Posted at 3:00 p.m., March 11, 2015

Bill's passage modifies Hathaway Scholarships

At this year’s budget session, the Wyoming Legislature worked on four bills concerning eligibility and requirements for Hathaway Scholarships but only one passed.

The first three, which were either not introduced prior to cutoff or failed, supported specific modifications for Hathaway requirements that the Legislature sees every year. Republican Rep. Hans Hunt, of Niobrara/Weston/Goshen counties, said the Legislature does “something to manipulate the Hathaway almost every session, and new ideas are always coming and going.”

Communications Director Coleen Haines of the Wyoming Education Association also agreed on Hathaway’s importance in the Legislature. “We would have liked to see them all pass,” she said. “They will come up again because they are issues that need to be addressed.”

GPA major modification

Grade point averaging was the first major modification to Hathaway. Originally based only on a 4.0 scale, House Bill 190 proposed that the measurement of academic rigor of high school courses would also be included. The drop in tiers made the Legislature vote against it as Rep. Hunt said that to make it too broad would drain the bill itself.

Other bills, House Bill 191 concerning semester-hour requirements and House Bill 192, which was supported by the WEA, on the ability to petition the increase of the scholarship award, were shot down this year.

HB 191 would require a student carry 15 instead of 12 credit hours a semester.

The general consensus was a majority of college students would be unable to keep up with 15 hours of schooling because most have other responsibilities such as work.

The petition concept of HB 192 involved when a student maintained a cumulative grade point average of 3.25 for two consecutive semesters, he would be eligible for more Hathaway money.

“Students should be able to petition for higher level scholarship eligibility,” Haines said. “If students are proving themselves, we believe they should be able to petition to receive the higher level.”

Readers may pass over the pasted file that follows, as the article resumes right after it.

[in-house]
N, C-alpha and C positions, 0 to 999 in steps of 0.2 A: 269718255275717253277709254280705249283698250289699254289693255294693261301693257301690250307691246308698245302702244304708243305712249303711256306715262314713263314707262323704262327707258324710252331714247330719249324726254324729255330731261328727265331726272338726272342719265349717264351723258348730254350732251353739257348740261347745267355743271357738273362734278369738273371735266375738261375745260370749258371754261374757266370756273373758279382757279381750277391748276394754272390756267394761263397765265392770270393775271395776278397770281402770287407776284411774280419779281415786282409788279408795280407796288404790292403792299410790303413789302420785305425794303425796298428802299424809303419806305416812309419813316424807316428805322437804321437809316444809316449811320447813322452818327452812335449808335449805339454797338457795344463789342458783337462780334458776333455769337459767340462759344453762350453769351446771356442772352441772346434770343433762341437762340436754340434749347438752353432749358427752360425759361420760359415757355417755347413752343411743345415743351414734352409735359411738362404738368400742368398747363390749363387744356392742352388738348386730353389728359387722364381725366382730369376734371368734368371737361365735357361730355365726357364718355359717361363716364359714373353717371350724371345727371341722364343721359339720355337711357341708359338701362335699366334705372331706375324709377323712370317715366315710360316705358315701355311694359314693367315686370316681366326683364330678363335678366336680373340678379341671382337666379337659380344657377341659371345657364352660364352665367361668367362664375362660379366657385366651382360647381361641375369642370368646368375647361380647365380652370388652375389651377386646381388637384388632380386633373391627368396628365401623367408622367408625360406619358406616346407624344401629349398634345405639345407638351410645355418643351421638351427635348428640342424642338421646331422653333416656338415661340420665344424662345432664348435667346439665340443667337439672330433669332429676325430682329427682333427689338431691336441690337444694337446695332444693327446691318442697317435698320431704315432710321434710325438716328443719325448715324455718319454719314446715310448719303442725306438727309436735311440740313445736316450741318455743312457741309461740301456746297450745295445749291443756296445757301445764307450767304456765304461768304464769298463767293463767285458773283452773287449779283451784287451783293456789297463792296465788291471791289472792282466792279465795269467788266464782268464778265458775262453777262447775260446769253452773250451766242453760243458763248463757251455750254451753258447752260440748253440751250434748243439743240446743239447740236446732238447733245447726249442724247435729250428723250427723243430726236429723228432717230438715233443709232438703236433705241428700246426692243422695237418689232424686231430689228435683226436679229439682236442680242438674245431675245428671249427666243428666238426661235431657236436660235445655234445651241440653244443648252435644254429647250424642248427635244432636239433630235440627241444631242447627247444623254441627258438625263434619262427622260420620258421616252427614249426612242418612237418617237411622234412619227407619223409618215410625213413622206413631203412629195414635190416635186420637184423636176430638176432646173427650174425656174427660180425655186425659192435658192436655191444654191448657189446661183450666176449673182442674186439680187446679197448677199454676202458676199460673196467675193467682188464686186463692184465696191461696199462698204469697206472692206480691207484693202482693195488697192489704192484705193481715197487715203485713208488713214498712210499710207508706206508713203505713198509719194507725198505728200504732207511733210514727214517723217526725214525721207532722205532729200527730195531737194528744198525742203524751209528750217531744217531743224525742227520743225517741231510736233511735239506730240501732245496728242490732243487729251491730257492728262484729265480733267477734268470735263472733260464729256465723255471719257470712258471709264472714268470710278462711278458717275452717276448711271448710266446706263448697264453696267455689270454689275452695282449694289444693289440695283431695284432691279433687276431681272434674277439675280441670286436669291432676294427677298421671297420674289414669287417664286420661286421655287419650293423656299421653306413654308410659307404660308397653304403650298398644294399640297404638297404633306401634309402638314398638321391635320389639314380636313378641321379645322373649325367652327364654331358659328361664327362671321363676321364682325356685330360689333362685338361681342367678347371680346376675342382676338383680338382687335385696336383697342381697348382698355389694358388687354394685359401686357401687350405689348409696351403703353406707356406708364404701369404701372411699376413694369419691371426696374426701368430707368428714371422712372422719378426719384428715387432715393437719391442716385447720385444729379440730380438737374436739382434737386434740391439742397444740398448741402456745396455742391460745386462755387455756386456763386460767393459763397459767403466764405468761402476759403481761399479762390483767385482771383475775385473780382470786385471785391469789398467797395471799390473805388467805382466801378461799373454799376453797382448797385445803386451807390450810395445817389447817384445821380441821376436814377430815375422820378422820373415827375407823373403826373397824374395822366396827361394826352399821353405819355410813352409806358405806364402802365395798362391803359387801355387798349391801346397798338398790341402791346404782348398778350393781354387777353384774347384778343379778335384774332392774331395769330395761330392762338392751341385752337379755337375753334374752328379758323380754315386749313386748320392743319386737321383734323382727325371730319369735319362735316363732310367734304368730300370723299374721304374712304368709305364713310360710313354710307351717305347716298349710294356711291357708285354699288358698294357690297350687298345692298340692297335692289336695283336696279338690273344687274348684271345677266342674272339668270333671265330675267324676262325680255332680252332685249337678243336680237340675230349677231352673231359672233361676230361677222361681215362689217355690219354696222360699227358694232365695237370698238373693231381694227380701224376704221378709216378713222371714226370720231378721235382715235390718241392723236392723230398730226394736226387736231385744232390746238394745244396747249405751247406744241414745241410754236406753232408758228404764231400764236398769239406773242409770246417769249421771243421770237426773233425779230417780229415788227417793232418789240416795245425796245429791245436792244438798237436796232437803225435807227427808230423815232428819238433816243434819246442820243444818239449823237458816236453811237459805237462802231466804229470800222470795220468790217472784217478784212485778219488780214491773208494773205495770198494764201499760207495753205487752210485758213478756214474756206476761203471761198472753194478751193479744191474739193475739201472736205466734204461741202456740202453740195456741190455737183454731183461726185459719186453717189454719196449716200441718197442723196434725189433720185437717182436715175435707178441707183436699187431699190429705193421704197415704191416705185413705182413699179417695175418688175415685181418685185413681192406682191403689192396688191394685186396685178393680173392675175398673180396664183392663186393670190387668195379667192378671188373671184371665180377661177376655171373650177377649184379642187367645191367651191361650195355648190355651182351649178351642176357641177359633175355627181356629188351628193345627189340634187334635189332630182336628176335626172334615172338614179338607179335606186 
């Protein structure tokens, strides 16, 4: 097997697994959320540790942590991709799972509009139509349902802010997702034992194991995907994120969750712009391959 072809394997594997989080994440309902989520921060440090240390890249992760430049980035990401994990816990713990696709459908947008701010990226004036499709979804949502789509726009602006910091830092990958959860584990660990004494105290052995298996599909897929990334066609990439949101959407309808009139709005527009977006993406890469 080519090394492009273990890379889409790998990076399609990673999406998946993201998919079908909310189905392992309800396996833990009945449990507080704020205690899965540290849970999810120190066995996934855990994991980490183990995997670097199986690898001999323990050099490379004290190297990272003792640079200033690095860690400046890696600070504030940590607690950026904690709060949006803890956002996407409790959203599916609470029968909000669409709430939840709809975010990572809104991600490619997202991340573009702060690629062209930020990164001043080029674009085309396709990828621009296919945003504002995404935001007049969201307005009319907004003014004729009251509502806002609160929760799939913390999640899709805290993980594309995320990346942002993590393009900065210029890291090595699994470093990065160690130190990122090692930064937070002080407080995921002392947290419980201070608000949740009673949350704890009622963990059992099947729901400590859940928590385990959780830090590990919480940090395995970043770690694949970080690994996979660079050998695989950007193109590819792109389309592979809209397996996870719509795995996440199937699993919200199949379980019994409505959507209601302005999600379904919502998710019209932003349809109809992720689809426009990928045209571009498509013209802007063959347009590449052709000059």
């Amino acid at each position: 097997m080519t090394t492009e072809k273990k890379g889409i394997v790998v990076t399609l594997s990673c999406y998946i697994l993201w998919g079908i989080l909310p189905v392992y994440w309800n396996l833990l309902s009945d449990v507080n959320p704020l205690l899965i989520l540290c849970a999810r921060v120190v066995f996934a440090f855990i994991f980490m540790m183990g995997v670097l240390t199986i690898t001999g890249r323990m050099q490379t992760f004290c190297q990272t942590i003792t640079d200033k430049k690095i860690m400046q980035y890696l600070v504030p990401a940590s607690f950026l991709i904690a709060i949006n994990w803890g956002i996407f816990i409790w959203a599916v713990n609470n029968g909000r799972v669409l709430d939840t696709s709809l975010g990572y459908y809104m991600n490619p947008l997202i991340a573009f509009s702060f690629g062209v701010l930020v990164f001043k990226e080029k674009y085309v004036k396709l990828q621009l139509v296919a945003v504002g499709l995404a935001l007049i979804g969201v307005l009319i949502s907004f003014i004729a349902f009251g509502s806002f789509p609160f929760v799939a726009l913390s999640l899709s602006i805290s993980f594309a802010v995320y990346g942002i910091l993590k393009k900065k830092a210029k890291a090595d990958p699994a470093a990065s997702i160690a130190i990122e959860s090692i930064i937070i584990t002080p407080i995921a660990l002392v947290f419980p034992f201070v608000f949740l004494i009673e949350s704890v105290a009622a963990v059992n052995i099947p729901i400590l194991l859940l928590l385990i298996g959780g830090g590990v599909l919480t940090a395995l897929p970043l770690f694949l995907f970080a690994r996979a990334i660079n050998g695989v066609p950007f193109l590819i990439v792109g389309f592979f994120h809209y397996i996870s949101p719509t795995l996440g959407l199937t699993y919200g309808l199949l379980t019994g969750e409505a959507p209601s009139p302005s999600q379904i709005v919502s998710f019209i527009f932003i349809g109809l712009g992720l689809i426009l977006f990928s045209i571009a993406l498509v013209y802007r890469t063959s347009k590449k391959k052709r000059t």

Good cause for eligibility

On the other hand, the last bill, House Bill 231, which was signed by the governor and will be effective July 1, concerned additional “good cause” reasons for allowing eligibility of the Hathaway Scholarships to an individual prior to his graduation date. For the bill to pass, the Legislature brought into play a criteria that was to account for what made and didn’t make a “good cause” reason.

“The main argument was ‘how wide open are we going to make this for recipients and applicants,’” Rep. Hunt said. “If you get too many people dipping into the system, then the fund will not be able to self-sustain itself, so it is just a basic matter of opinion…it’s what your priority concerns are for earning one way or another.”

Other concerns that Hunt proposed were as follows: “Are we going to open it to anybody who dropped out of school? Are we going to require or how long would we require a GED? At what point are we going to stop opening the door wider for the whole world to take advantage of it whether they were deserving of it or not?”

Hathaway Scholarships self-sustaining

Beginning in 2005 for distribution for the 2006 graduating class, approximately $125 million was put aside for the Hathaway Scholarships, which do not need any additional extra funding at the moment.

“[The fund] has been able to sustain itself so whatever you’re paying out to add scholarship funds, the growth of interest has outweighed the payout, so at this time there is no need to get additional funding for it, and it’s only a general concern that is well founded because at some point you’re going to stop having the conversation of how many people are you going to bring into the fold,” he explained.

A permanent change

Yet Haines was happy with the resulting passing of HB 231. “This gives [students] a way to get them their education so they are not stuck in a career that doesn’t offer them opportunities,” she said.

Like Haines, Rep. Hunt hoped to achieve that; through allowing financial incentive, individuals will take an opportunity that others may not have.

“It is permanent…and for a particular issue for a particular group of people the chance of change will not take place until someone decides to manipulate it, which they may not do,” he said. “I think it’s giving a hand up to individuals who want to go to college to get a degree and better themselves and be able to complete something they otherwise would not be able to afford.”

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